Tuesday, July 27, 2010

Newton, Kansas

A hundred miles north, a month later, ten degrees hotter and I'm here in Newton, Kansas beginning the sister project to the Tonkawa mural completed earlier this summer.

Newton was chosen as the Kansas site for the Mid-America Arts Alliance Mural Project in large part because two groups, one from Newton and the other from Bethel College in North Newton, made proposals independent of each other that emphasized different but overlapping aspects of their larger community. When the two groups discovered that they had both made proposals, they got together to share their ideas and create a new proposal that combined their efforts, thus beginning the very kind of collaboration that the MAAA Mural Project was intended to encourage.

Here in Newton, I'm joined by two esteemed assistants: Matt Farley, from Lawrence, a public artist who once tried out for the Boston Red Sox and who's installation "Frozen Assets" was recently chosen as one of the forty best public artworks in the U.S. and Canada by the non-profit, Americans for the Arts; and Erika Nelson, from Lucas, a multifaceted art maker and catsup expert who is best known for her traveling side show extravaganza " The World's Largest Collection of the World's Smallest Versions of the World's Largest Things".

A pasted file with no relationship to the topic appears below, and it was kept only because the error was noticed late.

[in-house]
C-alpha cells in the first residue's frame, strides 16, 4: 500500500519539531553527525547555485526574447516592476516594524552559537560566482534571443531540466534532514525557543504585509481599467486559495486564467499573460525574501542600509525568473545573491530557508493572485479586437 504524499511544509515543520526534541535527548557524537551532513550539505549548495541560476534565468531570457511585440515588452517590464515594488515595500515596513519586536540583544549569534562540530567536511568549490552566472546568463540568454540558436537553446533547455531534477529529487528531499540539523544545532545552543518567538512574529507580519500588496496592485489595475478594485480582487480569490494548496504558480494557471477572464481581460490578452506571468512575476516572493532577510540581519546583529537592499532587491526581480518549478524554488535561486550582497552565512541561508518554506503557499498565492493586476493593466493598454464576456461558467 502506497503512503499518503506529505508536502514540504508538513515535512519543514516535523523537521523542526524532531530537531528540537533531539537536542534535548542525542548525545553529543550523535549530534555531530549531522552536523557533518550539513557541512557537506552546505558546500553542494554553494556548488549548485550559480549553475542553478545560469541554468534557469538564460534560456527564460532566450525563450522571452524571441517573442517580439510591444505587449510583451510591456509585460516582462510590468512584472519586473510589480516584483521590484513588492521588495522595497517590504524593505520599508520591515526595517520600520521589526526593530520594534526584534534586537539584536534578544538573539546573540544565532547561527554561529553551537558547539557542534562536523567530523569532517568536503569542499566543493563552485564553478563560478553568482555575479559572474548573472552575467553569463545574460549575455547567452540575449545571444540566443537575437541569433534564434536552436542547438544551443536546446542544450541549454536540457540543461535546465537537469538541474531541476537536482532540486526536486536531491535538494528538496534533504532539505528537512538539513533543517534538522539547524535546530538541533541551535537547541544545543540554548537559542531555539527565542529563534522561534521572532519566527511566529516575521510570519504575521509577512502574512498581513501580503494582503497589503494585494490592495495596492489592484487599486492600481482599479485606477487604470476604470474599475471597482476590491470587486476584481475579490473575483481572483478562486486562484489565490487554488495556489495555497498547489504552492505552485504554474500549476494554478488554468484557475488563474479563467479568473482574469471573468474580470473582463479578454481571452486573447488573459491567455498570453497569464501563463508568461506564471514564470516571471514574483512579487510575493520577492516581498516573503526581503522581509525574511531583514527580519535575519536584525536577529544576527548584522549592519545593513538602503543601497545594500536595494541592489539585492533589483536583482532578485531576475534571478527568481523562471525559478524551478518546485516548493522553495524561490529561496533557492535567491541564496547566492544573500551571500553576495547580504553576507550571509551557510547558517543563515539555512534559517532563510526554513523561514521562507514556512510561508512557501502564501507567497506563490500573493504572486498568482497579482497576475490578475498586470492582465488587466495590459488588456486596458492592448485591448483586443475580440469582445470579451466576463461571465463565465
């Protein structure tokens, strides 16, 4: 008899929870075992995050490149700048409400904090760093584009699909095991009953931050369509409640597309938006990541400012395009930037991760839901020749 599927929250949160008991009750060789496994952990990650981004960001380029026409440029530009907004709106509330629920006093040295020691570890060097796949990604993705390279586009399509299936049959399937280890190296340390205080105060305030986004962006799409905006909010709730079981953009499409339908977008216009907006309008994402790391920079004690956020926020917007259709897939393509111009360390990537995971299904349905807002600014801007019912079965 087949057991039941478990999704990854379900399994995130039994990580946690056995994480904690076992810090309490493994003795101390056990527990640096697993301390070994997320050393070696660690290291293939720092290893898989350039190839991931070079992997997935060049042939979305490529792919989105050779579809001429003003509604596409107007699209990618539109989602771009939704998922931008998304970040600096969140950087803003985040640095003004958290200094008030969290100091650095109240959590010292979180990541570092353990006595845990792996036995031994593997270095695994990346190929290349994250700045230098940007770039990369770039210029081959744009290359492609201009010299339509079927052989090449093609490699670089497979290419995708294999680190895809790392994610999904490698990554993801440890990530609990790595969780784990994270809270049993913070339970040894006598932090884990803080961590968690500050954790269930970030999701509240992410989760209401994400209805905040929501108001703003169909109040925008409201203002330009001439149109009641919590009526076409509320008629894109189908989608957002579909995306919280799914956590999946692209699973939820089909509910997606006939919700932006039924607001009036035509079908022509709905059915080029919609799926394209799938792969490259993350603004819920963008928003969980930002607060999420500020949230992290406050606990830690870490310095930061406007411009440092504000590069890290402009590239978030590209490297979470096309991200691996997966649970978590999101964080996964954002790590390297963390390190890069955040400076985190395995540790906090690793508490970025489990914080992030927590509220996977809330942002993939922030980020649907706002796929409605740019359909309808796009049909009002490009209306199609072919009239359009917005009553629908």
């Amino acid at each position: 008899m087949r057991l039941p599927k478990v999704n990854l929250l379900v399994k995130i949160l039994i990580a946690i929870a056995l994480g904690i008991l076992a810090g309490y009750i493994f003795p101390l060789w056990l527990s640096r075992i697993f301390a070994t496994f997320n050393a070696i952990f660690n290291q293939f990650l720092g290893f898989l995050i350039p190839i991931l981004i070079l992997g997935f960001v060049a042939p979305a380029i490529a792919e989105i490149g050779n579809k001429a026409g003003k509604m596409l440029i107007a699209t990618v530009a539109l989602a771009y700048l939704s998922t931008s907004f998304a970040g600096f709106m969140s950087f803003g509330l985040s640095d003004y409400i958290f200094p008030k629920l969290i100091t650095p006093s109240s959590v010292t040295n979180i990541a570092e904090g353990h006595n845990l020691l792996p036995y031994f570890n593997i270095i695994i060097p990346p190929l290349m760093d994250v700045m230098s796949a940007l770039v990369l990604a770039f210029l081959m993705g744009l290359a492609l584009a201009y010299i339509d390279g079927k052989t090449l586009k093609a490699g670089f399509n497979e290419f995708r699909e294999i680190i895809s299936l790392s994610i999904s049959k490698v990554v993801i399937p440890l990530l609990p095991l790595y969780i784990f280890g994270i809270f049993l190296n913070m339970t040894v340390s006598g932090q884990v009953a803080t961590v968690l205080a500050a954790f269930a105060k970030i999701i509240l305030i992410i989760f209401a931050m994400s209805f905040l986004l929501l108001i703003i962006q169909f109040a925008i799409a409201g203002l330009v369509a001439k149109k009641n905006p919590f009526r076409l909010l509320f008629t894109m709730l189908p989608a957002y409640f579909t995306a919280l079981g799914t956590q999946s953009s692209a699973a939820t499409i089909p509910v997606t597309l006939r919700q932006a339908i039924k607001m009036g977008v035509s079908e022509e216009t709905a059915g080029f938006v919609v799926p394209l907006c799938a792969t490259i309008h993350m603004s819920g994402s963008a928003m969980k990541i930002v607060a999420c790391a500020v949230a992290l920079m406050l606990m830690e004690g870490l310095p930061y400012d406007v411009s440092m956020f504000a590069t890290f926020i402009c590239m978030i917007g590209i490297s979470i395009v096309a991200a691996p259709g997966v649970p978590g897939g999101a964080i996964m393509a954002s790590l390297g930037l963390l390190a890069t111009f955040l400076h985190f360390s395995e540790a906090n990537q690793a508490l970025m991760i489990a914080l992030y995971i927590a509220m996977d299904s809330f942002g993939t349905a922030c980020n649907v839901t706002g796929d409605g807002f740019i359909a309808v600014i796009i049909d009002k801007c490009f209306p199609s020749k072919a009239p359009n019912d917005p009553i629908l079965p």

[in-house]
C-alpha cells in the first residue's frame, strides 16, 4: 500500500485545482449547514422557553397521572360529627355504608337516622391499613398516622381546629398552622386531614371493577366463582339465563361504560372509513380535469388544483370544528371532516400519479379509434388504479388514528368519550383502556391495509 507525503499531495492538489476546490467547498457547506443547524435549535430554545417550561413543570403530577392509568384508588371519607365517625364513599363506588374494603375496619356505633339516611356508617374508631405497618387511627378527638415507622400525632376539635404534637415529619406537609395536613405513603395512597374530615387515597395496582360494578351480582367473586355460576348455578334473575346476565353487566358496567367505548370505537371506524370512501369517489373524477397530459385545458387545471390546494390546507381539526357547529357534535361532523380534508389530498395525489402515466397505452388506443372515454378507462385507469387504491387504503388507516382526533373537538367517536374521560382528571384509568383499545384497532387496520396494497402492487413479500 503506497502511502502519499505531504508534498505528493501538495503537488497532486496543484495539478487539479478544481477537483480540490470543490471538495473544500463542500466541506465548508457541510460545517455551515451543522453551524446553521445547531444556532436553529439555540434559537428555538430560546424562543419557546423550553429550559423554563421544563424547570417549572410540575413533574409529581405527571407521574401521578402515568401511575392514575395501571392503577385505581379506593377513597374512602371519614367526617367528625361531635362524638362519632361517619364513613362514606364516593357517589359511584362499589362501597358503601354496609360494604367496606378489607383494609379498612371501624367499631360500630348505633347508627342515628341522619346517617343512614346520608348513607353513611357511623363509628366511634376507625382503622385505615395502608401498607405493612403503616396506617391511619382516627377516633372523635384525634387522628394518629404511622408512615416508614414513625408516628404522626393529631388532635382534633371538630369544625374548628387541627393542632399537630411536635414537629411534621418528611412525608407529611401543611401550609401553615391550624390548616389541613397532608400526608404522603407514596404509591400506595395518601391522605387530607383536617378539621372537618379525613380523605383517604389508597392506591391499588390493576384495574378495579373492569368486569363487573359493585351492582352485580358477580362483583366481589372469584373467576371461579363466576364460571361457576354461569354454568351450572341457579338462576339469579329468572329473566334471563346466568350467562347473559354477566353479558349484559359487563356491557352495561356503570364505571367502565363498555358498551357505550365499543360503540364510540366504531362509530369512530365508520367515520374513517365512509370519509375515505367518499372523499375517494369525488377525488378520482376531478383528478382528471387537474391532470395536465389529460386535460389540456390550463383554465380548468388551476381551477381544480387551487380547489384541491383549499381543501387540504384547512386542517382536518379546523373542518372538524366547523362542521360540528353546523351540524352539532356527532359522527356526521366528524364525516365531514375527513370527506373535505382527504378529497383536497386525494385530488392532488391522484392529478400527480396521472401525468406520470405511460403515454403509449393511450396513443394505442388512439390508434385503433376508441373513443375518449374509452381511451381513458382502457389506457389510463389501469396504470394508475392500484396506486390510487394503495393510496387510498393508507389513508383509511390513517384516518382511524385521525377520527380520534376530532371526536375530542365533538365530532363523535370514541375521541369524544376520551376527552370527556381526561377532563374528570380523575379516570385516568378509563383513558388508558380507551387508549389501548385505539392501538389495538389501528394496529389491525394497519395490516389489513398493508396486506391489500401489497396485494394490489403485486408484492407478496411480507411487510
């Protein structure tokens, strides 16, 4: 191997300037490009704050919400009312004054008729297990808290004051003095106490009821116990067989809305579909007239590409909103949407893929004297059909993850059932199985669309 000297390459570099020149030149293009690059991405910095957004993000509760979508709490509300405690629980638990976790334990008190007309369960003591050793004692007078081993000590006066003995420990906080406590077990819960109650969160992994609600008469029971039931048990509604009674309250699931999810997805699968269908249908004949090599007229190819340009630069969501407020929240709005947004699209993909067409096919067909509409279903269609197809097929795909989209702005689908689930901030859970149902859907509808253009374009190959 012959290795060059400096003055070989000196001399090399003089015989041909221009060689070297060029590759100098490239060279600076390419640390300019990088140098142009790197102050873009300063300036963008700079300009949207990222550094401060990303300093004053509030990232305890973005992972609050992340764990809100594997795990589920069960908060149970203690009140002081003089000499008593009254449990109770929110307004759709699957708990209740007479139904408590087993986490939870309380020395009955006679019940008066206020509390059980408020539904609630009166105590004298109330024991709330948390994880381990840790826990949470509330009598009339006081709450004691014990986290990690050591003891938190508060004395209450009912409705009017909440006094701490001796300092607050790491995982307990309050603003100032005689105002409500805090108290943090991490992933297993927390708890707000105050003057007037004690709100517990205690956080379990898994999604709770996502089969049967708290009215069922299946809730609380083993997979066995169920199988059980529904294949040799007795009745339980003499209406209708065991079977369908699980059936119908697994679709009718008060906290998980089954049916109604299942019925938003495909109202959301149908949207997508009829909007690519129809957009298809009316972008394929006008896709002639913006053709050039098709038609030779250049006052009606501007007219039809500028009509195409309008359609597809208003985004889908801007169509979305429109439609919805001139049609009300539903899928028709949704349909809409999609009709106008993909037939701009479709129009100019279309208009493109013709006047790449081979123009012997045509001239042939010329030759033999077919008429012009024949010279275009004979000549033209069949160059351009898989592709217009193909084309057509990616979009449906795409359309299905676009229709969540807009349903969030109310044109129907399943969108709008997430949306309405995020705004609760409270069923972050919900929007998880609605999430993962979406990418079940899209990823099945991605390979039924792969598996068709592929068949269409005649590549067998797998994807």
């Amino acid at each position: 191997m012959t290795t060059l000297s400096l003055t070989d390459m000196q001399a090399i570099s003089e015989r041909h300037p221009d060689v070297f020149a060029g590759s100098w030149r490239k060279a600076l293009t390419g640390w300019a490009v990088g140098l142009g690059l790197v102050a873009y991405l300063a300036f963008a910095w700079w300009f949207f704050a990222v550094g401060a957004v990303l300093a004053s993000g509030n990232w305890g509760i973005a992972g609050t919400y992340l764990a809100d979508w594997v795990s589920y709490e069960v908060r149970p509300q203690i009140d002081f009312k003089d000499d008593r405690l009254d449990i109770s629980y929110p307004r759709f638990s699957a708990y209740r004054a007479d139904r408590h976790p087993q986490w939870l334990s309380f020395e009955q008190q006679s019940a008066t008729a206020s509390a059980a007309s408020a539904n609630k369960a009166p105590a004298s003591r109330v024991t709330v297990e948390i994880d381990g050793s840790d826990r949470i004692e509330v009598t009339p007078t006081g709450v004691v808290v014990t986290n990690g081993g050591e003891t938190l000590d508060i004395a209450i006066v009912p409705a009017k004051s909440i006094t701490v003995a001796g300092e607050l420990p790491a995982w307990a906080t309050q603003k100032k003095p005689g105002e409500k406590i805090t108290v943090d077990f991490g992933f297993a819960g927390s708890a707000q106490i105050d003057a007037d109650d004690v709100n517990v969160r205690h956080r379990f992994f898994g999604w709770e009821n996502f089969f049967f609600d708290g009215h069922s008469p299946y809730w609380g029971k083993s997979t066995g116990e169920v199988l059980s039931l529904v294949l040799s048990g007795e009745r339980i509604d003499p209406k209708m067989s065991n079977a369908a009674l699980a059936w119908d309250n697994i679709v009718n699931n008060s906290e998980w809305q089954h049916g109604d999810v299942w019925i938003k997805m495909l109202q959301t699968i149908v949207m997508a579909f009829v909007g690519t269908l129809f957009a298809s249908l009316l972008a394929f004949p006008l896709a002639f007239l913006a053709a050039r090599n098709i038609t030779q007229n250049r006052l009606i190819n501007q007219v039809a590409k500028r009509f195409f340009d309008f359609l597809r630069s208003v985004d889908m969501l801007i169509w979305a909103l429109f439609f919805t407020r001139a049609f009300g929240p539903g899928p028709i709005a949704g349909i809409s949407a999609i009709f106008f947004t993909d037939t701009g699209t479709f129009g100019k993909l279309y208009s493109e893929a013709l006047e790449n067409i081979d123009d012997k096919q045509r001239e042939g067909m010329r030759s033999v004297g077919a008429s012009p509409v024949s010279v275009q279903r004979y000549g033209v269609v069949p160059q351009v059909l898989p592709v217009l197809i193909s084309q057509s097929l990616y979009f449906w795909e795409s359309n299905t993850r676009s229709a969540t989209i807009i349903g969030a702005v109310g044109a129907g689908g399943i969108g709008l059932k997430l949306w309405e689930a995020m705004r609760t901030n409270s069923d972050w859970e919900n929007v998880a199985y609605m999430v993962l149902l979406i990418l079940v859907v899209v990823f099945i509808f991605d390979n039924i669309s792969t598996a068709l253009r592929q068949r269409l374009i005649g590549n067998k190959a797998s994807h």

And, thanks to the generosity of building owner Mike Combs, the Newton mural will be painted in a prime location - the north facing wall of Combs Organ Specialists.
The wall located along Main Street and adjacent to the Salvation Army Thrift Store is also the backdrop to Newton's twice-a-week farmers market, and is clearly visible from the Newton train depot where Amtrak's Southwest Chief makes east and westbound stops. We couldn't have asked for a better setting for our project.

Community Mural in the Works

from the Newton Kansan
July 22, 2010

Community Mural in the Works

Dave Loewenstein, a nationally recognized mural artist, talks to a group of more than 40 community members Monday night at the Carriage Factory Gallery in Newton regarding the community mural project. He will be in Newton for two months, working on aspects of the mural, from community meetings to design planning. The community mural will be on the north-facing wall of the Combs Organ Building south of the railroad crossing on Main Street. In early August, the community is invited to paint or watch the mural come to life.

Among those attending a Monday night event at the Carriage Factory Gallery in Newton who listened to Loewenstein are from left, Danika Bielek, Sara Dick and Rachel Epp Buller, professor of art at Bethel College. Those interested in the design committee for the community mural project met Wednesday night.

Audience members, from left, Pat Washburn, Emily Piper and Sam Piper, listen during the community mural meeting Monday night. Newton/North Newton was awarded the only mural grant project in Kansas. The Kansas Community Mural Project is funded by a grant from Mid-America Arts Alliance, the National Endowment for the Arts and the Recovery Act.